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Wednesday, 14 May 2014

Ruth part 1: Understanding the times.

(Updated: 18/06/2014)

Judges 21:25 - Ruth 1:1 (English Standard Version Anglicised)

"In those days there was no king in Israel. Everyone did what was right in his own eyes.
In the days when the judges ruled there was a famine in the land, and a man of Bethlehem in Judah went to sojourn in the country of Moab, he and his wife and his two sons."

 Why study Ruth?

Because it is relevant to our day, to our church, to our current situation therefore it is the book for us over the next few meetings.

In what ways it is relevant will become clear as we study the text together. I am sure there are many blessings contained within for us and also many reminders as to how if we get it wrong then the results can be far reaching.

Ruth can be summed up as the account of a family in great distress. The book can be summed up by three funerals and a wedding. It carries many surprises for us as to how God works out His plans even through a family that some today might term as dysfunctional.

Before we study any book of the bible we should always get a little of the background in place. That might to some seem to be a little boring and unnecessary but all events recorded in the bible take place at a certain time and in certain real circumstances. The events are what they are because of what has gone before and what was happening at the time. The teaching contained within the account is directly related to the events taking place. Therefore it is not merely of interest that we look at the background:


If we do not get the background in place we will most probably go off on theological tangents that are probably true but are not necessarily what Ruth teaches us. It is what Ruth teaches us now that is of great importance and so we pray that we handle the word of God correctly and that He blesses as we consider what it says to us.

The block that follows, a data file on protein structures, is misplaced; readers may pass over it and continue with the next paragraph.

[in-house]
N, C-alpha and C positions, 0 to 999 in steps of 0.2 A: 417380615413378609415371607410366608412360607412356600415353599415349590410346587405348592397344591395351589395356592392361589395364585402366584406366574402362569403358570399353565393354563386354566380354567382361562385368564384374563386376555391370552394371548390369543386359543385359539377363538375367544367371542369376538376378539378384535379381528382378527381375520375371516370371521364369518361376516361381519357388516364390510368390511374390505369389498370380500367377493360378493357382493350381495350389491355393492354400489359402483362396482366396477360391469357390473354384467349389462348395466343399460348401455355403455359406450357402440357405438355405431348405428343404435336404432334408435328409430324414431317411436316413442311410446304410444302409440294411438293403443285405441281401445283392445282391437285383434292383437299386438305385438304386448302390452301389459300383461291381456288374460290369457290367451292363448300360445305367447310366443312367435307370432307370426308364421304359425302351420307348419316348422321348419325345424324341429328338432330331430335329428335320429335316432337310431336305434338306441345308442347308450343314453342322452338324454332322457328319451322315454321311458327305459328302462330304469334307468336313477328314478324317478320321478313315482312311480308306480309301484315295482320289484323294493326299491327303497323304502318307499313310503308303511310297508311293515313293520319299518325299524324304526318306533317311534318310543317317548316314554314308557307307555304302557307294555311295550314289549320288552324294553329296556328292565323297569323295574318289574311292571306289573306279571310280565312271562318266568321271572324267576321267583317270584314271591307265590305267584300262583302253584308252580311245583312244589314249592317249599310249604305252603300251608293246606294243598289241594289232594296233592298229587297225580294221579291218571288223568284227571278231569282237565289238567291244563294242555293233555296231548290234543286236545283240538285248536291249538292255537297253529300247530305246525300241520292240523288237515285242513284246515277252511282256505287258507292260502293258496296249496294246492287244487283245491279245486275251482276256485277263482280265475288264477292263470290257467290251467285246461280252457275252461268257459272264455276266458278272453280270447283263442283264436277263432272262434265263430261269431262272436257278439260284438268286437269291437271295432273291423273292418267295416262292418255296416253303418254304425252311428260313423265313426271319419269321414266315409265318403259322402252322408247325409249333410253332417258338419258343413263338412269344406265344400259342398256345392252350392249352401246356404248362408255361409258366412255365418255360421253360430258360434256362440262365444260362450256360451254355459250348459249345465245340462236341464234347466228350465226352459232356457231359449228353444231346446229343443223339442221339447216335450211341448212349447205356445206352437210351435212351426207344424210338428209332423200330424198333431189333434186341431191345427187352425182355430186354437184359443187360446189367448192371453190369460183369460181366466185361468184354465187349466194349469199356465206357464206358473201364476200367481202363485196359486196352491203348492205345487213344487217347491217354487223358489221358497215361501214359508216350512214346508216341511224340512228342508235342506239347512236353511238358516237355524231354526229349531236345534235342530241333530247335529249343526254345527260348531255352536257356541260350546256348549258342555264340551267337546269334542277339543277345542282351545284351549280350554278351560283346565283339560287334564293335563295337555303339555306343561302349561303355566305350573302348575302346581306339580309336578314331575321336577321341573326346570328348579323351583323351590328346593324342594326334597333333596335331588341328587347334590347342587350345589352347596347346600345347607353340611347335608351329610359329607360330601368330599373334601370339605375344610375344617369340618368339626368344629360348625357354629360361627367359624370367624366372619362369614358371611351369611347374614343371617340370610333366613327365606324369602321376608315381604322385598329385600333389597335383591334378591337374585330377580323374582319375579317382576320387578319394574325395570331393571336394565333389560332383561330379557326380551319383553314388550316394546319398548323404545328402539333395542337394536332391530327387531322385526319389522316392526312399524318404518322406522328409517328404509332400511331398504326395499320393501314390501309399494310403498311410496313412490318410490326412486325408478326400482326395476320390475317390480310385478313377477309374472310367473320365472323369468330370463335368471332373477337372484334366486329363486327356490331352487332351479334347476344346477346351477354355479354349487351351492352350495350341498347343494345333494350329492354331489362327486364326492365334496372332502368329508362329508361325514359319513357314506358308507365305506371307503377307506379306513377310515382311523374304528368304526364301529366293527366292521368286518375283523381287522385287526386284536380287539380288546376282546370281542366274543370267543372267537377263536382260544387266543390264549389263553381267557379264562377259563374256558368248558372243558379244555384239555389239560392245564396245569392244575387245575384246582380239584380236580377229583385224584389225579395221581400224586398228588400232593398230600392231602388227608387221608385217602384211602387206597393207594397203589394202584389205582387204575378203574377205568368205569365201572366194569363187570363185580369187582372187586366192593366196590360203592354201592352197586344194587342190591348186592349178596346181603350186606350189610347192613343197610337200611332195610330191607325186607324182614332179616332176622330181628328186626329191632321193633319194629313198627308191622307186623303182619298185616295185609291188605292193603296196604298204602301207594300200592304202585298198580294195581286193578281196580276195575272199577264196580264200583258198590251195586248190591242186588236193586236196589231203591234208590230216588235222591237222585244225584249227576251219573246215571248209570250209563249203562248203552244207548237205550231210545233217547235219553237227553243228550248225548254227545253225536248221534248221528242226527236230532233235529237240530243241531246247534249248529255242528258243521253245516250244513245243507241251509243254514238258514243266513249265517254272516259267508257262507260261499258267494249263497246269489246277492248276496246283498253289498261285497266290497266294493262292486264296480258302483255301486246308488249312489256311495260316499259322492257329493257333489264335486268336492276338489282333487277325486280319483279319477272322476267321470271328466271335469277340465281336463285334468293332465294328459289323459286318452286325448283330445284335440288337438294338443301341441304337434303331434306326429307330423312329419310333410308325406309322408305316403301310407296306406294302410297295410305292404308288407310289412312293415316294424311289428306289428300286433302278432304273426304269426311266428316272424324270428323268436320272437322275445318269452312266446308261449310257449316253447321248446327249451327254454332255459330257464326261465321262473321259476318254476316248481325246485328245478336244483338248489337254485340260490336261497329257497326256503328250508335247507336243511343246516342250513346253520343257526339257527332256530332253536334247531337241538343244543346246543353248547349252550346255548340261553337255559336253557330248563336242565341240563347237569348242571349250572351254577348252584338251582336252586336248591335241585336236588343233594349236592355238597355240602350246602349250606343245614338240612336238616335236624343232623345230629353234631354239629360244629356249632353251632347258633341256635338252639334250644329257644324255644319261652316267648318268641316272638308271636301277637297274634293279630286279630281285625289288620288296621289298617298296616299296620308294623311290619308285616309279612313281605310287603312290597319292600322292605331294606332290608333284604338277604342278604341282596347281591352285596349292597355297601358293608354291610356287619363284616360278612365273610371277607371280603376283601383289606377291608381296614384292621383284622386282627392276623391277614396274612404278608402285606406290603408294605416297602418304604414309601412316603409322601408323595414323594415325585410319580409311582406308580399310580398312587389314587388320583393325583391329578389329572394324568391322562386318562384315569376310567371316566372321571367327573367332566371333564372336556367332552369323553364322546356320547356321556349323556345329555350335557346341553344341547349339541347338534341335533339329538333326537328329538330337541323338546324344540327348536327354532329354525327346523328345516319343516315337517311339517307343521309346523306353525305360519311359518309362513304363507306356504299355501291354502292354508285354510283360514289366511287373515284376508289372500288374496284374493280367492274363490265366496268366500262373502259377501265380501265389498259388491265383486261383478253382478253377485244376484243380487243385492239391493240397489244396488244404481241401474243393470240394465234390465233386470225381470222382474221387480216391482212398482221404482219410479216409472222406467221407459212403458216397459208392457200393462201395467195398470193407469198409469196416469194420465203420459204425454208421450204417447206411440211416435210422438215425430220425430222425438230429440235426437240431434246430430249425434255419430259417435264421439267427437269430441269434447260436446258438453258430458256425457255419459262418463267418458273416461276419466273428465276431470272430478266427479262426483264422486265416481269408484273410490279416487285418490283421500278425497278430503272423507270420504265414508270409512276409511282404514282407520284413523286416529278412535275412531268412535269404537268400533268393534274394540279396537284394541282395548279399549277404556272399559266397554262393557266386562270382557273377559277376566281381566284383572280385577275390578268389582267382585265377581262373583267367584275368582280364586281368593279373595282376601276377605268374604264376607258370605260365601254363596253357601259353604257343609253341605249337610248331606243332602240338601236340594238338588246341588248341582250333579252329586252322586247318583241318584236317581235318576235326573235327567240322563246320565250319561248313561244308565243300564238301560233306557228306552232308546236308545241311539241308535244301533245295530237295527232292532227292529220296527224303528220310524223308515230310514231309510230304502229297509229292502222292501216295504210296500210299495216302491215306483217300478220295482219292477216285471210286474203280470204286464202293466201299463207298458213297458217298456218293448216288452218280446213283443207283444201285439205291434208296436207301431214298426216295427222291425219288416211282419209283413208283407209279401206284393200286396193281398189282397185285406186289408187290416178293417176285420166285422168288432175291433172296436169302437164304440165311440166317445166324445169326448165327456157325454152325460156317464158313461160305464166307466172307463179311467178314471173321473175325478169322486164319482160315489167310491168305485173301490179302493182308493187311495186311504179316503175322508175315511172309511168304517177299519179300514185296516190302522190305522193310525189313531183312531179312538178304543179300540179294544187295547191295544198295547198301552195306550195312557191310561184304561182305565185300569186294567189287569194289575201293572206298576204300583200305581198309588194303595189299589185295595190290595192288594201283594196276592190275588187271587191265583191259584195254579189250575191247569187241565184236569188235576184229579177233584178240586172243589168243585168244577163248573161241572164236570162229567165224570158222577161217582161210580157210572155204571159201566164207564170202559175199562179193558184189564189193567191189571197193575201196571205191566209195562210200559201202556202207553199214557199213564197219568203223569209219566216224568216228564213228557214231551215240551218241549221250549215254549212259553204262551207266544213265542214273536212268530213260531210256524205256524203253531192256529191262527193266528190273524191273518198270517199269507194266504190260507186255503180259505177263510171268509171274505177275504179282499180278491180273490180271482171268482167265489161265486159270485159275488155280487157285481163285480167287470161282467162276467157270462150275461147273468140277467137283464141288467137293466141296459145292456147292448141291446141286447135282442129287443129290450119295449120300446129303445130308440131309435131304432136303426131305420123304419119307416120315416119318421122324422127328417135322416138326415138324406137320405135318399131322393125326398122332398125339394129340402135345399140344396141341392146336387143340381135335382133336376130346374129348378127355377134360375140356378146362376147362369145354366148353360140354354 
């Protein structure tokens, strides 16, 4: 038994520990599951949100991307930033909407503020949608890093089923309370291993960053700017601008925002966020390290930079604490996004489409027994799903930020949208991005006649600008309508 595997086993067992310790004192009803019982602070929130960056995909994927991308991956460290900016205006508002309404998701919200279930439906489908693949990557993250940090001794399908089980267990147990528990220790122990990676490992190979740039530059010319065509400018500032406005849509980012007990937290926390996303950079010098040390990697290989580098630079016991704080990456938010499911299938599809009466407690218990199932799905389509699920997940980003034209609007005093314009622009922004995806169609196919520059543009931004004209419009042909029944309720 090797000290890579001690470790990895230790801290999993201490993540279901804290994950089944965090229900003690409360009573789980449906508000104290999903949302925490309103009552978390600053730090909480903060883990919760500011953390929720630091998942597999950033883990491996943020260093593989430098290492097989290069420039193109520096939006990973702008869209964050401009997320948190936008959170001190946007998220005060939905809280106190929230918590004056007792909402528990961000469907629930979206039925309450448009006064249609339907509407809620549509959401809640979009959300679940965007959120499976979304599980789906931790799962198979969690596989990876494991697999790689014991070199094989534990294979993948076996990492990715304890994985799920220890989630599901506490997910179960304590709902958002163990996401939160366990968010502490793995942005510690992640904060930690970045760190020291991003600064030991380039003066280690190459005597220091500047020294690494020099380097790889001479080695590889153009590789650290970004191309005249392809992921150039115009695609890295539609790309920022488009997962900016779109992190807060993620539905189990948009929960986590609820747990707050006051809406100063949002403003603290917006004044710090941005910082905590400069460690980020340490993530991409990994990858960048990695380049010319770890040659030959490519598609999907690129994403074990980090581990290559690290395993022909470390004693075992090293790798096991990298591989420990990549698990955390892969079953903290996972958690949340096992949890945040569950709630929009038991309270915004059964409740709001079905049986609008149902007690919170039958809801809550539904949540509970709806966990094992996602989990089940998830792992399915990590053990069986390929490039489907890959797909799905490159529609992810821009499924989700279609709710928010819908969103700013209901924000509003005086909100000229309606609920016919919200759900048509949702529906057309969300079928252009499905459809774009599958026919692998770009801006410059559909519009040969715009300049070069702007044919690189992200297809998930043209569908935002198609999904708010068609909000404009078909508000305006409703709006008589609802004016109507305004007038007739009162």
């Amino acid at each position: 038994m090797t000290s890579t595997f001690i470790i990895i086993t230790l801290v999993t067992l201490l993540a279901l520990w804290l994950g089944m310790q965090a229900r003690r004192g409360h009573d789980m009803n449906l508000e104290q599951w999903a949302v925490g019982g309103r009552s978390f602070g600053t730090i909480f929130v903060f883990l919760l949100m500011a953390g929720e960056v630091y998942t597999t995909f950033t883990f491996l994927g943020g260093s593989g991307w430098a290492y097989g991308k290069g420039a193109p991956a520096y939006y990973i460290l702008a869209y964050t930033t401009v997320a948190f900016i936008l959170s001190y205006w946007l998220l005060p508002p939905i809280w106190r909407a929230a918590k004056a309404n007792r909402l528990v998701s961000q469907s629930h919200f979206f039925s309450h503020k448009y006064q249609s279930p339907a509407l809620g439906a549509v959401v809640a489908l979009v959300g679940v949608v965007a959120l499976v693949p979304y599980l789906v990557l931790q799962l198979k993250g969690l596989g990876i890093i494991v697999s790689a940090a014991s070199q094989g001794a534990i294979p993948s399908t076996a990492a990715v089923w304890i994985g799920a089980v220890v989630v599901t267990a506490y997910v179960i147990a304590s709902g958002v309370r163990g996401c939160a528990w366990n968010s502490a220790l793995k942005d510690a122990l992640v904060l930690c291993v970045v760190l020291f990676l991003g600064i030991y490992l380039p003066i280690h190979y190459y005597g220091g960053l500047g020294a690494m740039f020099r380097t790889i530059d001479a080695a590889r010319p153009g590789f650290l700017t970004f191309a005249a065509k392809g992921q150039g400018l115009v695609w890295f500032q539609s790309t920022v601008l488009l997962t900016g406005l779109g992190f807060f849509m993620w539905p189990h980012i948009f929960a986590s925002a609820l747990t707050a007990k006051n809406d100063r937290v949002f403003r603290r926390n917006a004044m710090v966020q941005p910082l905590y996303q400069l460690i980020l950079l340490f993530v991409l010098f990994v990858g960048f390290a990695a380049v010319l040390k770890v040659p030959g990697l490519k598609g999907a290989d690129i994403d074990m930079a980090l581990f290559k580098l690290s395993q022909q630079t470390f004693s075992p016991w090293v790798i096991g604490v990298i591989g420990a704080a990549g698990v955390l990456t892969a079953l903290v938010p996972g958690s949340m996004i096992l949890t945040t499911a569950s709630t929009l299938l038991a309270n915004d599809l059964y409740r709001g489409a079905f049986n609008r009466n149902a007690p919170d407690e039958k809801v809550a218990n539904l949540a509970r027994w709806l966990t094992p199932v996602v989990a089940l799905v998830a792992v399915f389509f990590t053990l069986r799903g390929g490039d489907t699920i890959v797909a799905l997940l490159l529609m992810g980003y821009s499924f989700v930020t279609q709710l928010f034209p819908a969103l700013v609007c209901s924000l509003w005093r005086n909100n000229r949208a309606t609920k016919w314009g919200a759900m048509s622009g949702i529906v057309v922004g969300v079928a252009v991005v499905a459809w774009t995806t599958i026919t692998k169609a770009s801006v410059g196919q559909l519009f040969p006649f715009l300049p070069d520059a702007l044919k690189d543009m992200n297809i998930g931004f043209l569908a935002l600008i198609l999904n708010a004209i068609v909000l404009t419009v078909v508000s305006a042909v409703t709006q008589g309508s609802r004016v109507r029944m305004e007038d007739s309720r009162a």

Our first study will set in place what the text begins with:

  • In the days when the Judges ruled.
  • There was famine in the land.
  • A man of Bethlehem went with his family to Moab.

(Ruth 1:1)
Let us go back to the beginning for a moment and follow something of revelation history. The Jews refer to the first five books of the Old Testament as the Torah. It is believed that Moses wrote these books which are often referred to as the Law by both the OT and NT. These books record the events of creation, the fall, God's choosing of a people and their setting apart as a nation. There are of course many ups and downs and many lessons to be learned as we read and study. God's law for mankind is contained within these five books and also taught within is His accepted way for man to worship both as individuals and also corporately for all who belong to Him. The end of the historical journey contained within is the peoples release from slavery in Egypt to freedom across the Red Sea.